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A moment’s investigation and thought would reveal that James Bond films, like white Christmases, are not as common as they once were. Back in the sixties and very early seventies, when Sean Connery (and, briefly, George Lazenby) held the post, your average wait for a new Bond movie was 1.3 years. This drifted up to 2 years throughout the time that Roger Moore and Timothy Dalton were making the films. Since then, however, with Pierce Brosnan and most recently Daniel Craig, this has shot up to an average gap between films of 3.7 years.

What this means for the quality and standing of the franchise I am not entirely sure, but what it means for the folks at Eon Productions, makers of the official Bond series for 55 years now, is that they have a lot more time on their hands than has sometimes been the case in the past. So what are they going to do with themselves while not arguing with Daniel Craig’s agent over the size of his fee and coming up with damn silly ideas about Bond and Blofeld being long-lost brothers? Well, apparently they have decided to branch out and do other things, with the first fruits of this diversification being Paul McGuigan’s Film Stars Don’t Die In Liverpool. (Eon’s last non-Bond film starred Bob Hope and was entitled Call Me Bwana – a poster for it appears in From Russia With Love – which should tell you how long they’ve been ploughing their very particular furrow.)

The vaguely Drop The Dead Donkey-esque title probably suggests something more offbeat and spiky than is actually the case, for this is one of those supposedly true stories based on a memoir of the same name by an actor named Peter Turner, detailing his relationship with Gloria Grahame, a noted actress of the 1940s and 50s. Jamie Bell plays Peter, and Annette Bening plays the star.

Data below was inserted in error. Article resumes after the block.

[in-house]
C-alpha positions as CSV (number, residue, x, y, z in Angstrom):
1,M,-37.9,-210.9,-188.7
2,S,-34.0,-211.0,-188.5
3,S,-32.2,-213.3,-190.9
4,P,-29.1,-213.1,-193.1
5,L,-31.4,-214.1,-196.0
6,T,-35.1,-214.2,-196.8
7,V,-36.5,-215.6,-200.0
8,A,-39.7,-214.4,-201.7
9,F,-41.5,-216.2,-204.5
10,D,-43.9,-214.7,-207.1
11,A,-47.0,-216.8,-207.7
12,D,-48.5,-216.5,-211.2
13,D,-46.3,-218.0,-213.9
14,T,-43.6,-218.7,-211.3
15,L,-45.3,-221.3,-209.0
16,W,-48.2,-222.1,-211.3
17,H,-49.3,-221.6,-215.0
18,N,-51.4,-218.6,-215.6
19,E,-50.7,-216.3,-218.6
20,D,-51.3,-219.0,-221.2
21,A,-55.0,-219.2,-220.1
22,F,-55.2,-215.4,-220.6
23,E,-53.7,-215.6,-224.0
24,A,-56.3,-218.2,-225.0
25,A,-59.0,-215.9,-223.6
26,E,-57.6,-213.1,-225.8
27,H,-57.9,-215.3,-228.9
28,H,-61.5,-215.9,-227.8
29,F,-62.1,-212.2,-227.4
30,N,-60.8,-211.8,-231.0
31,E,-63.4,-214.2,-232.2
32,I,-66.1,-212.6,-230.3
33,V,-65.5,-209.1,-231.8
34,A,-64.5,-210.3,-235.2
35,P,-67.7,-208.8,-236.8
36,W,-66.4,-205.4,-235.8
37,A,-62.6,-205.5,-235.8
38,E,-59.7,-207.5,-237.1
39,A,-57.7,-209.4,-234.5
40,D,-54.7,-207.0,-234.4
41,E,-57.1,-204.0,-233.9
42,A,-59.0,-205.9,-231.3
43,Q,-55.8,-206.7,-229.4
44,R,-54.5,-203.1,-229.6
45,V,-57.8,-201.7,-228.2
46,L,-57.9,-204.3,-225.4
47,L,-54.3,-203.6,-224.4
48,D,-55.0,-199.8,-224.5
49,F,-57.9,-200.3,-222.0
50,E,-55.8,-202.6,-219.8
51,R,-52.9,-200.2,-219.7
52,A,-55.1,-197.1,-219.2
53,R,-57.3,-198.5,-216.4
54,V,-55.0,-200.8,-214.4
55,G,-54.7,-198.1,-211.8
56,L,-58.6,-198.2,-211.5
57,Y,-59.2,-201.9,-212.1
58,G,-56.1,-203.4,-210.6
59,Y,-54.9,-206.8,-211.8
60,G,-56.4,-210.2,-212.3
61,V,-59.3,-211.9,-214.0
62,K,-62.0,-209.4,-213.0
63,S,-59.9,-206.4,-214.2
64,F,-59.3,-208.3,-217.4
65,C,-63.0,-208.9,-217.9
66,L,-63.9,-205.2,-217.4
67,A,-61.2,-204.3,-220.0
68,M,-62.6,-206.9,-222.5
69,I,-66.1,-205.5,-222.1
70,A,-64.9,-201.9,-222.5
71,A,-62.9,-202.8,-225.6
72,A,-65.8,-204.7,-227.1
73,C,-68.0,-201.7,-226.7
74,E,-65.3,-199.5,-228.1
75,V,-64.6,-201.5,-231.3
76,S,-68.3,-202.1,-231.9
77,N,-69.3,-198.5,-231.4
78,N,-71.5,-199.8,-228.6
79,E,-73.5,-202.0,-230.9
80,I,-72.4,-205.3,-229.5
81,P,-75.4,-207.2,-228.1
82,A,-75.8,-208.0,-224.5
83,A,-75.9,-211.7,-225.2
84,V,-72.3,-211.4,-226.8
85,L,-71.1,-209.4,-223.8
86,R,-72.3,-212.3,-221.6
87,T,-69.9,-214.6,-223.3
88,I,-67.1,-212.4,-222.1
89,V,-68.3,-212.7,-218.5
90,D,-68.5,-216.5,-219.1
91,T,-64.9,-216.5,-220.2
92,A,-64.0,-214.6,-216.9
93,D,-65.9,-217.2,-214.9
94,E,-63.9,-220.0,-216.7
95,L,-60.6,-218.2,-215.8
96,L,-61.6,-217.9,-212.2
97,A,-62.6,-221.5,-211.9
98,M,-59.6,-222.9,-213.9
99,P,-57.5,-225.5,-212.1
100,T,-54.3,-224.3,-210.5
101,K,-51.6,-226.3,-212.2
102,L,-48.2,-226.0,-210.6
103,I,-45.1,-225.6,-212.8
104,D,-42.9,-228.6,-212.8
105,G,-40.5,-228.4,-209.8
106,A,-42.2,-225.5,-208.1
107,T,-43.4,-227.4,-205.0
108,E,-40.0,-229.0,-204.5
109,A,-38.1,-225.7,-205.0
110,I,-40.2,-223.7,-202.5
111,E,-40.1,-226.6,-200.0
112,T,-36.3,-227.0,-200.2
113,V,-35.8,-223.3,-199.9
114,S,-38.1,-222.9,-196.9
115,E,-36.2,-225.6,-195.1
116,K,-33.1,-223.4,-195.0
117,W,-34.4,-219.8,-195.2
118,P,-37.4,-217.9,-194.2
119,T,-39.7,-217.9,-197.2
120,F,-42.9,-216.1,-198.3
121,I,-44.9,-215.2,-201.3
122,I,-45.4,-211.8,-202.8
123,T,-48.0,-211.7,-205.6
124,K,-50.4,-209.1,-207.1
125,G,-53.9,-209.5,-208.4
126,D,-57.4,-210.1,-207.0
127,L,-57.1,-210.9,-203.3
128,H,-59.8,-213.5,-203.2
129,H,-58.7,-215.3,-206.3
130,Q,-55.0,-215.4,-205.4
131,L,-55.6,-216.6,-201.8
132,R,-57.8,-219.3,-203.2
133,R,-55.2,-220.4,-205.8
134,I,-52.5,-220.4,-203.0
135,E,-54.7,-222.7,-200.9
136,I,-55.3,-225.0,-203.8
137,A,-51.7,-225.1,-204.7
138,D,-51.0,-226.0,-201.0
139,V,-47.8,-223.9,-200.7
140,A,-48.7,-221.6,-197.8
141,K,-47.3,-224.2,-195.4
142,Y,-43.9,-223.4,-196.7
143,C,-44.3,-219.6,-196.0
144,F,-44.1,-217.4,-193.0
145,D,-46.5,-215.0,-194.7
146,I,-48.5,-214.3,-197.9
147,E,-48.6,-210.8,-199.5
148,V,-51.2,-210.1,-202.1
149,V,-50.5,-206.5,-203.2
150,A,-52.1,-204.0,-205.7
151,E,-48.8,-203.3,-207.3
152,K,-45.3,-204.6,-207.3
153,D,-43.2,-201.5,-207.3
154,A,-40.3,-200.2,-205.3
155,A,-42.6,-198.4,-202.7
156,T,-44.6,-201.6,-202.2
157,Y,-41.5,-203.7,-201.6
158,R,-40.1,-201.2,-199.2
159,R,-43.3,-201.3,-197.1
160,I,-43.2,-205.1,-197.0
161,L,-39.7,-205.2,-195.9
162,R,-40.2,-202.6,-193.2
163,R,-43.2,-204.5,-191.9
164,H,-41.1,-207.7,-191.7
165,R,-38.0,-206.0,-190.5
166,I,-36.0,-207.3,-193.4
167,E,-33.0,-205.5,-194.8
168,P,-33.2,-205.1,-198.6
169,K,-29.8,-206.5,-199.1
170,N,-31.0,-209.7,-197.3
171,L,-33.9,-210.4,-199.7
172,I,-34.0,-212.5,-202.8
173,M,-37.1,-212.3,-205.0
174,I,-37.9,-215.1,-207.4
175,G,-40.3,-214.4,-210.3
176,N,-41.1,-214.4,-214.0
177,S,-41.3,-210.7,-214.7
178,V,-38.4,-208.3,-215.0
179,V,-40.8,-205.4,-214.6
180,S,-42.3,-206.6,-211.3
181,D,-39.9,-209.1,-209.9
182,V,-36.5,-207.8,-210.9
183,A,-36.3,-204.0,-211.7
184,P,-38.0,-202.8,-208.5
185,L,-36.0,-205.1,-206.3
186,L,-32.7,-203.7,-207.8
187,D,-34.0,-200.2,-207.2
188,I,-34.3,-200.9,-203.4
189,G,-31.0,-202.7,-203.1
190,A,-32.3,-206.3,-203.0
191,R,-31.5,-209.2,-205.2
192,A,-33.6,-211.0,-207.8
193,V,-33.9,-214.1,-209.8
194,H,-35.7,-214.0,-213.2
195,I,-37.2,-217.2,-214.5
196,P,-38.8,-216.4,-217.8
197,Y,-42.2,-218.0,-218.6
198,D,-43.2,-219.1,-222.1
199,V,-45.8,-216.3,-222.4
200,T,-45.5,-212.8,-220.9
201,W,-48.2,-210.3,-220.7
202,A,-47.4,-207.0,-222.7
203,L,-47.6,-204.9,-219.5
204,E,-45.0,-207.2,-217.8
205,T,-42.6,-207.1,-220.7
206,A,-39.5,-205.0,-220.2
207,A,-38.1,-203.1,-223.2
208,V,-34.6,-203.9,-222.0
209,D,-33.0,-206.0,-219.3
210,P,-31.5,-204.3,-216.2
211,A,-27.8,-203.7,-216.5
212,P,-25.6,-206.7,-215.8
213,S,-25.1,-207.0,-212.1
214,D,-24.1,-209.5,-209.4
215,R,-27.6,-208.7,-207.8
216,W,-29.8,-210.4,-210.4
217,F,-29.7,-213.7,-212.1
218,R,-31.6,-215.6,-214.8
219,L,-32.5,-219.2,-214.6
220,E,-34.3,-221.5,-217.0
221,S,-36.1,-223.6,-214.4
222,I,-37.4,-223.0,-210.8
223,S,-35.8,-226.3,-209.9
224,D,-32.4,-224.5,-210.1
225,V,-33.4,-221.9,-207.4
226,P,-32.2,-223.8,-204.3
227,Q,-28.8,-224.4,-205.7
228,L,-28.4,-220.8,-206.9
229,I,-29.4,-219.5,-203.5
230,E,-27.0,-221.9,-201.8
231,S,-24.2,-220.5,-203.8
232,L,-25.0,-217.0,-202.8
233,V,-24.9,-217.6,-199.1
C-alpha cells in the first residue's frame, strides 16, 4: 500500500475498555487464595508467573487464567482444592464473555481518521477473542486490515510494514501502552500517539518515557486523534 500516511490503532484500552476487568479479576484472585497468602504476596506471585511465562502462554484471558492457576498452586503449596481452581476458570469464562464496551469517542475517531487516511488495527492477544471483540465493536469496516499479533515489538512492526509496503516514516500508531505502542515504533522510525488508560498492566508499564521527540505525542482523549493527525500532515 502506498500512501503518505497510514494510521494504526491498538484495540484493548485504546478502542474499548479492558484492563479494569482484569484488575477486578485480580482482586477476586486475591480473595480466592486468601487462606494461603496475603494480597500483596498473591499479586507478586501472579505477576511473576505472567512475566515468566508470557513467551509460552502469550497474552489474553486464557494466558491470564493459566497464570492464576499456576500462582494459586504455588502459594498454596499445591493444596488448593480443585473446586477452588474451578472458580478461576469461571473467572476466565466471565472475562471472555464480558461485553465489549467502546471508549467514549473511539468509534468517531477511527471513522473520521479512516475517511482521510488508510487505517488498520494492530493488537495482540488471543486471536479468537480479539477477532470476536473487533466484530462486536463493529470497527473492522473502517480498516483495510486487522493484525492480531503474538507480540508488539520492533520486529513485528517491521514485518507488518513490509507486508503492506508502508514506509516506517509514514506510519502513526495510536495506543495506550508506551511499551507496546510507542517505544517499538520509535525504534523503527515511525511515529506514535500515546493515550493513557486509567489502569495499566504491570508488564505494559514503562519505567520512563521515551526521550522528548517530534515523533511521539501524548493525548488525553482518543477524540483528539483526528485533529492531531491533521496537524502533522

The film opens in 1981, with Grahame being taken ill while preparing to appear on stage in the north of England. Rather to their surprise, the various members of the Turner family (Peter’s parents are played by Julie Walters and Kenneth Cranham) find themselves caring for the clearly ailing star, who has fond memories of them from her prior romance with Peter. But how did the two of them even get together, given the difference in their status and age (she is, not to be indelicate about it, rather older than he is)?

Well, the movie jumps back and forth between 1979 and 1981 to fill in the details of the story: Peter and Gloria meet while staying in the same lodgings, bond through a shared love of disco dancing, go and see Alien together on its first release, and so on. She takes him to Los Angeles to meet her family (who are all surprisingly British – Vanessa Redgrave and especially Frances Barber make the most of their single scene), and so on. (However, and this is rather odd given that Gloria’s affection for Julie Walters’ character is crucial to the plot, we don’t see their first meeting.) But then her suddenly-erratic behaviour leads to a breakup. Can her time with the Turners at least bring about some kind of reconciliation between them?